Headlines > News > UP Aerospace, Inc. Recovers Rocket and Payloads after the Inaugural Launch From New Mexico's ``Spaceport America''

UP Aerospace, Inc. Recovers Rocket and Payloads after the Inaugural Launch From New Mexico's ``Spaceport America''

Published by Sigurd De Keyser on Sun Oct 1, 2006 10:37 am
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UP Aerospace, Inc., www.upaerospace.com the world’s premier supplier of low-cost space access, has announced that it has found the landing site of its unmanned SpaceLoft XL vehicle. Company personnel are in the process of recovering the payloads and returning them back to their launch partners.

Eric Knight, CEO of UP Aerospace, said, “Our recovery efforts began almost immediately after the launch and have continued around the clock. The vehicle came down in very challenging terrain, complicated by the unusual levels of vegetation caused by the record-setting monsoon rains this summer. But we were absolutely determined to find the vehicle and provide the payloads and experiments back to our launch partners. We’ve spoken to our launch partners this morning, and they’re ecstatic over the news of the recovery.”

Knight continued, “Hats off to the fine radar data provided by White Sands Missile Range and the non-stop efforts of our recovery teams and those of Spaceport America. The partnership and coordination of all of the entities involved is nothing short of superb.”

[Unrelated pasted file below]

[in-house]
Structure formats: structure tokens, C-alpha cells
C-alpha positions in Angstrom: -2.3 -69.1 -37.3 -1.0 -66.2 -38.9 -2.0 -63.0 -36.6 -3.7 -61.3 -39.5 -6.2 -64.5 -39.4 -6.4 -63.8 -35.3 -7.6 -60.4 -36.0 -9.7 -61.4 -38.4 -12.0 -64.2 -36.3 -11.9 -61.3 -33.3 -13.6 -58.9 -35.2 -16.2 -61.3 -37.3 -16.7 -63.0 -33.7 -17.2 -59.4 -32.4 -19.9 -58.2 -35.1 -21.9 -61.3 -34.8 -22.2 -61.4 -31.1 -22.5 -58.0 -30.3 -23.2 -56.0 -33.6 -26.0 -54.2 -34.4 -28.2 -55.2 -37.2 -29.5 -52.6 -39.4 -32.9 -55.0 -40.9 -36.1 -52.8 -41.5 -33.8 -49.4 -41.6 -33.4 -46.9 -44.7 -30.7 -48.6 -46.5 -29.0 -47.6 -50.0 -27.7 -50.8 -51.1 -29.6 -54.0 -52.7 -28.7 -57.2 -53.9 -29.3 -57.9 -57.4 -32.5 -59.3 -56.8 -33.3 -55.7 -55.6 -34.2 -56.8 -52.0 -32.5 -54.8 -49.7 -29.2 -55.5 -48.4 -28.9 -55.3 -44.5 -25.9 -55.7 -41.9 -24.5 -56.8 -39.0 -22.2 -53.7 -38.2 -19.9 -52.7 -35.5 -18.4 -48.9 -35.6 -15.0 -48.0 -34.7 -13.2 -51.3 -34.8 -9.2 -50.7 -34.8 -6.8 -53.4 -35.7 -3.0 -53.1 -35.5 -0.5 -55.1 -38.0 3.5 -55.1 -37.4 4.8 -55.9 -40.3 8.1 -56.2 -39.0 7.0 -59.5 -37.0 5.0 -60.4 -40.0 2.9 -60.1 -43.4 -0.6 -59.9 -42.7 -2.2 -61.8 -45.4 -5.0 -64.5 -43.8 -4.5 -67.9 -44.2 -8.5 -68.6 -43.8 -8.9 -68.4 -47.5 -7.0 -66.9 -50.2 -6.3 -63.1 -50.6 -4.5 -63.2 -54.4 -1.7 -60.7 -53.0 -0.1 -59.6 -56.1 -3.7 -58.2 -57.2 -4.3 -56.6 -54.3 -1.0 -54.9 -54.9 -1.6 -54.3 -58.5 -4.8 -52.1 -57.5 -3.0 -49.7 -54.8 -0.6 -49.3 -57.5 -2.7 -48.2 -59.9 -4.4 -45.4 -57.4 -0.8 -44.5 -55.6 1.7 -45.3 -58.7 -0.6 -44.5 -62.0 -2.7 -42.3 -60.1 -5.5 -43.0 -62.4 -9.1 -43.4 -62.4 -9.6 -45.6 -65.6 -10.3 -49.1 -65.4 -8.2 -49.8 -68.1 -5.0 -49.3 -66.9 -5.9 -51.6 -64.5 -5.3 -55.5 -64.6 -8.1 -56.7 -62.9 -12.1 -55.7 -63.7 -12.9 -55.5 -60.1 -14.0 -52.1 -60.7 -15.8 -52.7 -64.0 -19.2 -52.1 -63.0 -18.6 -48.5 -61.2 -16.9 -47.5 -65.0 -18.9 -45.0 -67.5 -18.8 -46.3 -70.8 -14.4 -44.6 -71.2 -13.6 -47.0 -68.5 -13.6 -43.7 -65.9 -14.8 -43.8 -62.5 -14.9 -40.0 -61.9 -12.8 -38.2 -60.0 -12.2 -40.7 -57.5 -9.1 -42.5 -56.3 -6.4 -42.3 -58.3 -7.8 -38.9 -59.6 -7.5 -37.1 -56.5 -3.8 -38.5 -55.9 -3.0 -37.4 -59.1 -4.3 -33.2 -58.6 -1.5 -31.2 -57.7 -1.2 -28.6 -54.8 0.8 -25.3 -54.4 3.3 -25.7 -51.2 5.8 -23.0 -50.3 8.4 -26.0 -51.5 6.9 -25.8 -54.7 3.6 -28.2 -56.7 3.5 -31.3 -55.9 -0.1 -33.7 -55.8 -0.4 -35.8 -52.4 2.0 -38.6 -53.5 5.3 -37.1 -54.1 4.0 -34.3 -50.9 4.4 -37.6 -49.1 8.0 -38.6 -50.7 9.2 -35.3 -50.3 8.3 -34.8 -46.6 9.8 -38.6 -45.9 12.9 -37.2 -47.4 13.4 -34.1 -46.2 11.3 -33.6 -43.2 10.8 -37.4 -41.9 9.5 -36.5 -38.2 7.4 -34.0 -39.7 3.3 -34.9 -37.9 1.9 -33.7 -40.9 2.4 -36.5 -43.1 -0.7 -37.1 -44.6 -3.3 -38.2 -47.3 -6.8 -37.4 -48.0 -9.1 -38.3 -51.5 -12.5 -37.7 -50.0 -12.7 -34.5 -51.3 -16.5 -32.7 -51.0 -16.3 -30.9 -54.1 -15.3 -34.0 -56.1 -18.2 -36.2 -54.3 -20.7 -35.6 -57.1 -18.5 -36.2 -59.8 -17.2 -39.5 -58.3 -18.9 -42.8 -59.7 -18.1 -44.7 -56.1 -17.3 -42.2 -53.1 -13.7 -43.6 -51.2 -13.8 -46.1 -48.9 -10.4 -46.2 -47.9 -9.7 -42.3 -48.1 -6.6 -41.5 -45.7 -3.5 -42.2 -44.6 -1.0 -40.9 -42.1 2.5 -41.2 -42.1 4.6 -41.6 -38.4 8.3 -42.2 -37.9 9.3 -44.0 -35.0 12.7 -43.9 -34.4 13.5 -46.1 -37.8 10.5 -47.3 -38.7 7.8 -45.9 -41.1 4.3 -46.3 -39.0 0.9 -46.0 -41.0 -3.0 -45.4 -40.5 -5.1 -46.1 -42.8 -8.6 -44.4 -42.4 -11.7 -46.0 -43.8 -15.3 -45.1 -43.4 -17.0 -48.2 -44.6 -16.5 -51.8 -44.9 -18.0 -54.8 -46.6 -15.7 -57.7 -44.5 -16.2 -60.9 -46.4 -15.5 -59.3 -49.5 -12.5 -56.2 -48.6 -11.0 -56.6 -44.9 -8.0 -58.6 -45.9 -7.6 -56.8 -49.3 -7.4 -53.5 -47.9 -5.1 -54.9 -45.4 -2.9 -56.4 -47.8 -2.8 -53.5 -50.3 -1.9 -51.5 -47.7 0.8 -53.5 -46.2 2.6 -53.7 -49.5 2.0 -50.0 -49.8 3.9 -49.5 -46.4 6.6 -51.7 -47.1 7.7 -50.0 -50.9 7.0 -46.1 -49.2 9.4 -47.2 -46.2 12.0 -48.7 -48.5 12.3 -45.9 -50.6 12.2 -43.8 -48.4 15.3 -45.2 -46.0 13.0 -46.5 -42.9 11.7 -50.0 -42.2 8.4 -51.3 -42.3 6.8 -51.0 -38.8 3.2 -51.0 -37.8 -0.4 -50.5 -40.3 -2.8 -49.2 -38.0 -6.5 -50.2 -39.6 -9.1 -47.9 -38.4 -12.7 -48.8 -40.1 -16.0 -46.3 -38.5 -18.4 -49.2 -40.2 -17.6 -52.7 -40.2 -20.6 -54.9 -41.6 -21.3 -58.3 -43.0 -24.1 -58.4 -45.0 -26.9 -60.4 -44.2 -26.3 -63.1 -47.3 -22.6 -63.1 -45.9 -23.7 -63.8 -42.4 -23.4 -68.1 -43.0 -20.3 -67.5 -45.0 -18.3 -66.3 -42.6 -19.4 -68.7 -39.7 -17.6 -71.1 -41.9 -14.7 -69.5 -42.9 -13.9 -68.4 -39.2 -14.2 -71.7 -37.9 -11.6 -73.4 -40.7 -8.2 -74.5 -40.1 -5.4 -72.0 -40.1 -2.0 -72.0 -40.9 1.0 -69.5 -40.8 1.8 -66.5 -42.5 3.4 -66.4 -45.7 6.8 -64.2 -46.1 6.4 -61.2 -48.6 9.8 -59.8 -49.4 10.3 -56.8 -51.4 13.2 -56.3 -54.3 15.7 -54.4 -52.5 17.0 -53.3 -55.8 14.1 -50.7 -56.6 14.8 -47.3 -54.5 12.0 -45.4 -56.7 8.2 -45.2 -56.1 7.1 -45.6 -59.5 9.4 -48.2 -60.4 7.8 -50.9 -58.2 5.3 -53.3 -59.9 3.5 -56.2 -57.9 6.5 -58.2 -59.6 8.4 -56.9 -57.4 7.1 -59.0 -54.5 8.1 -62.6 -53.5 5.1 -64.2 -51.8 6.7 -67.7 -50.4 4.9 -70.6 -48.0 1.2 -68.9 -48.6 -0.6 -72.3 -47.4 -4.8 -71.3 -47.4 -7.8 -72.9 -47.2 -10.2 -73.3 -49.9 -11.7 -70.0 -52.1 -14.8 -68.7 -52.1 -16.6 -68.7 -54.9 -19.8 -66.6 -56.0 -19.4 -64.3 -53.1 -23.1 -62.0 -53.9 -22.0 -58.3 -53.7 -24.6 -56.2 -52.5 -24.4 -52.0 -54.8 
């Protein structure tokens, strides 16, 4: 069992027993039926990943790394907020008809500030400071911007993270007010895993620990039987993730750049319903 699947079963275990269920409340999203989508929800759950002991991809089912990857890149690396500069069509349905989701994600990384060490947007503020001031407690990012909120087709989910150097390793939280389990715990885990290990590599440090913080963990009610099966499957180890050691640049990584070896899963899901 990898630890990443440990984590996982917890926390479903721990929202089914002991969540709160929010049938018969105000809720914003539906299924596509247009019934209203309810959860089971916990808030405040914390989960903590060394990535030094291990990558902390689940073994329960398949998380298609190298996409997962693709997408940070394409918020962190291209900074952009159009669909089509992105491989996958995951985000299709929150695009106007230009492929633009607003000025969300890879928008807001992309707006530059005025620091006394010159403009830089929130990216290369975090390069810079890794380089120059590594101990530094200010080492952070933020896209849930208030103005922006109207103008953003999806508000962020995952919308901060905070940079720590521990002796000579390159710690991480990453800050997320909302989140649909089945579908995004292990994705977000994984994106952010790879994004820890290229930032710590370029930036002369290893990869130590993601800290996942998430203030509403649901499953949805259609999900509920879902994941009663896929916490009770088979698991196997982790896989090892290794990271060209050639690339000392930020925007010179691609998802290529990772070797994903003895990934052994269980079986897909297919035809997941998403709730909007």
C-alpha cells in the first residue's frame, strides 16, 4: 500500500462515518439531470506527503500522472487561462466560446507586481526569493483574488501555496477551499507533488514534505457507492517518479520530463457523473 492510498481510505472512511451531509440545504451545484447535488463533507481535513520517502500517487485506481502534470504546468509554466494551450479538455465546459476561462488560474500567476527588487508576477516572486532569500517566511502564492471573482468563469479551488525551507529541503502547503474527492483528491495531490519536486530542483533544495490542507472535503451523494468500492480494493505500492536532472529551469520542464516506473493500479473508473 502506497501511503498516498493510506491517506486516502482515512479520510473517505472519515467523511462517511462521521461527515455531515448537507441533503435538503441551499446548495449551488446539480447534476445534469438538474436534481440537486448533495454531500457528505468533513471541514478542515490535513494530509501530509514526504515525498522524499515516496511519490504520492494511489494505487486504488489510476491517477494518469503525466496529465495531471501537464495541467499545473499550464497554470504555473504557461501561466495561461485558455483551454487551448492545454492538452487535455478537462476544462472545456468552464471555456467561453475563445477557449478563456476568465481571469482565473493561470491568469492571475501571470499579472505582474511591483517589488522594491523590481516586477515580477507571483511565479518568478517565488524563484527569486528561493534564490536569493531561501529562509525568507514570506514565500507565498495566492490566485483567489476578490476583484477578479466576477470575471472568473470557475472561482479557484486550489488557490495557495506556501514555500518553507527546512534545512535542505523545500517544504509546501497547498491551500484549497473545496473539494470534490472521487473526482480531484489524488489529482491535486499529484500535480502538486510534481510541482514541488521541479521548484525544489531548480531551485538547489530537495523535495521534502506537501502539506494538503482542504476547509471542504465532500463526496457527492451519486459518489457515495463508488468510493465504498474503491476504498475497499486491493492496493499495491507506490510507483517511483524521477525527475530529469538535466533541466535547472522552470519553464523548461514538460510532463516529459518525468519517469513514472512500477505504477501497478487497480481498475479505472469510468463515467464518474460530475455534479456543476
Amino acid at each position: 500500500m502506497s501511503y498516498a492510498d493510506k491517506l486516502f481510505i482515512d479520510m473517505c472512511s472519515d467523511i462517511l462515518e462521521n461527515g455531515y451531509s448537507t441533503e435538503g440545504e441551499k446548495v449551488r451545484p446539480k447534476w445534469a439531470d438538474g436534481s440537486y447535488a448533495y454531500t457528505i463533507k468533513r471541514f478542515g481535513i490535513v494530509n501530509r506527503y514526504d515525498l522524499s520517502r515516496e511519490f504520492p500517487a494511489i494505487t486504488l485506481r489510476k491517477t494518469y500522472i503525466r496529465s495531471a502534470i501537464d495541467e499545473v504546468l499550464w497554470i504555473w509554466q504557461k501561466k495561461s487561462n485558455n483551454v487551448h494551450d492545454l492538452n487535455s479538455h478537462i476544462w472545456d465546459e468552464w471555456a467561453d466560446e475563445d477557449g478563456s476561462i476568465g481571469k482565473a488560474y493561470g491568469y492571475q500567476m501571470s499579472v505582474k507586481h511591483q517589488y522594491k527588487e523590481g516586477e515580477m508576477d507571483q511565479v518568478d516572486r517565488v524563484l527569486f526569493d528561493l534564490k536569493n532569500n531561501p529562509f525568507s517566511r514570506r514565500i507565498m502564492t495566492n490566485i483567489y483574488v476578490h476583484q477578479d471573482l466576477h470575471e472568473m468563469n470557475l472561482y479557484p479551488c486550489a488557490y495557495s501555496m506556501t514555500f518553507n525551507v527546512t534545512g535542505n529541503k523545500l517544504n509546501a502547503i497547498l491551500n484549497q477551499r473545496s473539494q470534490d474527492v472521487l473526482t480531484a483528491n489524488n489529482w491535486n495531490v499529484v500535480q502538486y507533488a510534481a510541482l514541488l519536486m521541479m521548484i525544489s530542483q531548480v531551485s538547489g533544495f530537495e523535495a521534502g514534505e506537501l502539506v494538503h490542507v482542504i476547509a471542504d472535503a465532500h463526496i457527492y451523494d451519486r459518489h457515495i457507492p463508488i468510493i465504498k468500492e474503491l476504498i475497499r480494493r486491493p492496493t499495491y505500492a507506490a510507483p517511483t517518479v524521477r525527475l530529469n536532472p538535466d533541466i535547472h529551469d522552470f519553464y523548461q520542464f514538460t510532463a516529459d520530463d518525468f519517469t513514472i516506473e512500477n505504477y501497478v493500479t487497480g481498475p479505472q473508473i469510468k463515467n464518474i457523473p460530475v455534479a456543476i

During yesterday’s press briefing, Knight commented, “Our launch was successful on many, many fronts. We proved that a private company can team up with multiple entities — in this case, Spaceport America, White Sands Missile Range, the FAA, and regional and government land owners — and successfully conduct a space launch. We’re even more excited about the future than we were before the launch. We will correct the issue with the rocket and be back on the launch pad, counting down for another space launch, very soon.”

Jerry Larson, President of UP Aerospace, said during yesterday’s press briefing, “We’re certainly anxious to characterize the anomaly that occurred. Our SpaceLoft XL vehicle was performing precisely as planned, heading on its exact trajectory to space. All systems were fine until nine seconds into the flight.” Larson continued, “White Sands Missile Range did a phenomenal job the entire day. They stood by through the morning’s countdown hold, giving our team the time to diagnose and correct the transponder issue. They then provided immediate and excellent radar-track data during the flight.”

Larson continued, “We’re sifting through data from three radar sites, piecing together valuable information and performing the needed flight analysis. Once all of the air and ground data are assembled and processed, we’ll know exactly what happened — and make whatever corrections are necessary for the next flight.”

Larson further added, “Until all facts are assembled, all possibilities remain on the table. However, from what we’ve seen so far, and how well the vehicle was performing until the anomaly, we would be extremely surprised if we discover a major issue. We’re looking forward to identifying the anomaly, correcting it, and proceeding with the space-flight missions on our launch calendar.”

UP Aerospace is scheduling up to 30 space launches per year from New Mexico’s “Spaceport America”. The company’s SpaceLoft XL vehicle can launch up to 110 pounds (50 kilograms) of scientific, educational, and entrepreneurial payloads into space, with an altitude capability of up to 140 miles (225 kilometers).

For more information on UP Aerospace, Inc., and its uniquely affordable space-launch capabilities, visit www.upaerospace.com

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